NaNoWriMo: Day 1, Or: What the hell have I gotten myself into?

Don’t worry–I don’t think I’ll do daily posts on NaNoWriMo.

I think I’m done for the day. I’m at 2,356 words, which isn’t bad.

They’re a shit 2,356 words. I’ve never written anything so rubbish (well, except for that novel I started when I was fifteen). I am abusing adverbs to an even greater extent. I’ll use three adjectives to describe a noun. My characters are so far not terribly interesting and not much has happened. My worldbuilding is shaky at best. I decided to make the great hall of the school where my characters go to school be a giant preserved ship that a previous pupil donated. Because why not?

I would not read this drivel. But I’m writing it. And I’m worried about how I’ll manage for 30 days on top of everything else I have going on. Or how I’ll stay motivated when already my project seems terrible beyond measure. But we’ll see. It’s an experiment.

And if anyone wants to add me on NaNo, I’m staticsplit.


3 thoughts on “NaNoWriMo: Day 1, Or: What the hell have I gotten myself into?

  1. Sounds terribly familiar 😉 But on the other hand, are some of those ideas you’re taking and making work – even if they’ll need a good rewrite in the second draft – ones which you might have discarded if you’d had more time to stop and consider?

    That’s not necessarily an awesome reason for keeping them, but NaNo does tend to support taking risks with ideas which might not usually be your go-to concepts, simply because you don’t have time to come up with anything else.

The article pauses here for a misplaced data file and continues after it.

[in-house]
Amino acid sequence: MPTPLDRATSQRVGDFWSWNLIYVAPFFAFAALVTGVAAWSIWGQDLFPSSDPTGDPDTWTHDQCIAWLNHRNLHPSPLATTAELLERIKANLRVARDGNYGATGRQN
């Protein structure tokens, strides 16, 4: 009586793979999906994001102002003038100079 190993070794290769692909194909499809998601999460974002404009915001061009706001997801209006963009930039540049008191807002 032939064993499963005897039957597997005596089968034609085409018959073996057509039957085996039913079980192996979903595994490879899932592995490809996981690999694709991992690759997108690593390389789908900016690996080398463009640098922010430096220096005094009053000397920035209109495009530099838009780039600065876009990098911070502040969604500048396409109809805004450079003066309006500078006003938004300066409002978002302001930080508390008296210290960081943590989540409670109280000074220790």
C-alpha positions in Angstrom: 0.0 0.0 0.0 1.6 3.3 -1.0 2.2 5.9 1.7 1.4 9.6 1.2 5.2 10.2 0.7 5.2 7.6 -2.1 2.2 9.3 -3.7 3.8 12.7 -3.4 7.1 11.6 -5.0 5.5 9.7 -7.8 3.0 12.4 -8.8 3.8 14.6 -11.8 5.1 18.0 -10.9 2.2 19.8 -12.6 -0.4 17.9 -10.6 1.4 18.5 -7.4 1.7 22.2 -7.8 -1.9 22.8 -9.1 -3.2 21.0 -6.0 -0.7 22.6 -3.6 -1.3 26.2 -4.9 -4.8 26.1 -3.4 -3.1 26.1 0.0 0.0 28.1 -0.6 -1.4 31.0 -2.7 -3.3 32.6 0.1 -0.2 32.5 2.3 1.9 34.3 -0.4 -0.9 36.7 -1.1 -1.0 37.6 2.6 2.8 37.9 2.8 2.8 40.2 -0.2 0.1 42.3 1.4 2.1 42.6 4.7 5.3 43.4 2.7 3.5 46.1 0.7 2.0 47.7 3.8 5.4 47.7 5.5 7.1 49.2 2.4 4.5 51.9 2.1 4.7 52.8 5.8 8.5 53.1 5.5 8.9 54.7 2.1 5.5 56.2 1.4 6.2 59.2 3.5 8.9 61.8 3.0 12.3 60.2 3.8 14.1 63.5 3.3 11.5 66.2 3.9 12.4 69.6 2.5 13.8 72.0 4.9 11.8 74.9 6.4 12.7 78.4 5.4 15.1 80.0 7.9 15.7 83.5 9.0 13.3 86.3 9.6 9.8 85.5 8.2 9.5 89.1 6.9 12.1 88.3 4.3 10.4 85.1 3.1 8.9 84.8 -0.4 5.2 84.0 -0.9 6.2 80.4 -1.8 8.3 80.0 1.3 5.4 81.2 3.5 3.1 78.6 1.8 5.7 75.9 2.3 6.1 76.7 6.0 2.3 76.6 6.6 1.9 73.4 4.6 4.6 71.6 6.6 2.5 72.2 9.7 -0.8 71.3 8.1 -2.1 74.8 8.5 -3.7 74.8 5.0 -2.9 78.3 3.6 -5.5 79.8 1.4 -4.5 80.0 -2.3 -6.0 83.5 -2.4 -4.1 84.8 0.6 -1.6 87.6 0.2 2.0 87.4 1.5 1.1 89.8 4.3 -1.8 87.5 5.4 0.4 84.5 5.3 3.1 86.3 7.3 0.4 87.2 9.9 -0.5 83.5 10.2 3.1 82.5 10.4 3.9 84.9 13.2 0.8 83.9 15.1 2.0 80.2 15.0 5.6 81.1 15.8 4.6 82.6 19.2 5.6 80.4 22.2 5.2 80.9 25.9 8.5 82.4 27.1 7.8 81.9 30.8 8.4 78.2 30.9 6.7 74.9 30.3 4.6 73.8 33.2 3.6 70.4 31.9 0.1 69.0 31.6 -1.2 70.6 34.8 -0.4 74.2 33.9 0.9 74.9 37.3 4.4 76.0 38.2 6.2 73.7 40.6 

2. When I went to my local Kick-Off meet, there was a multiple-year winner who told me to not bother about what I was writing, as long as I kept writing it. When actually confronted by the blank page, I found it pretty hard to let go of the niggling sensation that every word I put down had to be the *right one*.

    It’s a balance, I guess. I don’t think I could honestly keep it up if I thought what I was writing was genuinely bad, stuff that couldn’t be saved or polished up later; if I wrote at my normal pace, though, I’d be on a 80-day November.

  3. I do my best to hit the target word count each day without going too far over. It helps keep me fresh as possible and gives me time to formulate and sleep on further plot developments. Pacing yourself in such a way might help you not feel quite so overwhelmed by the feeling of rubbish; it’s easier to dismiss 1,667 words of literary diarrhea per day than 3,524.

    It may end up not being how you work best, but if you come out with something salvageable, it won’t be a complete waste. Keep up the good fight!

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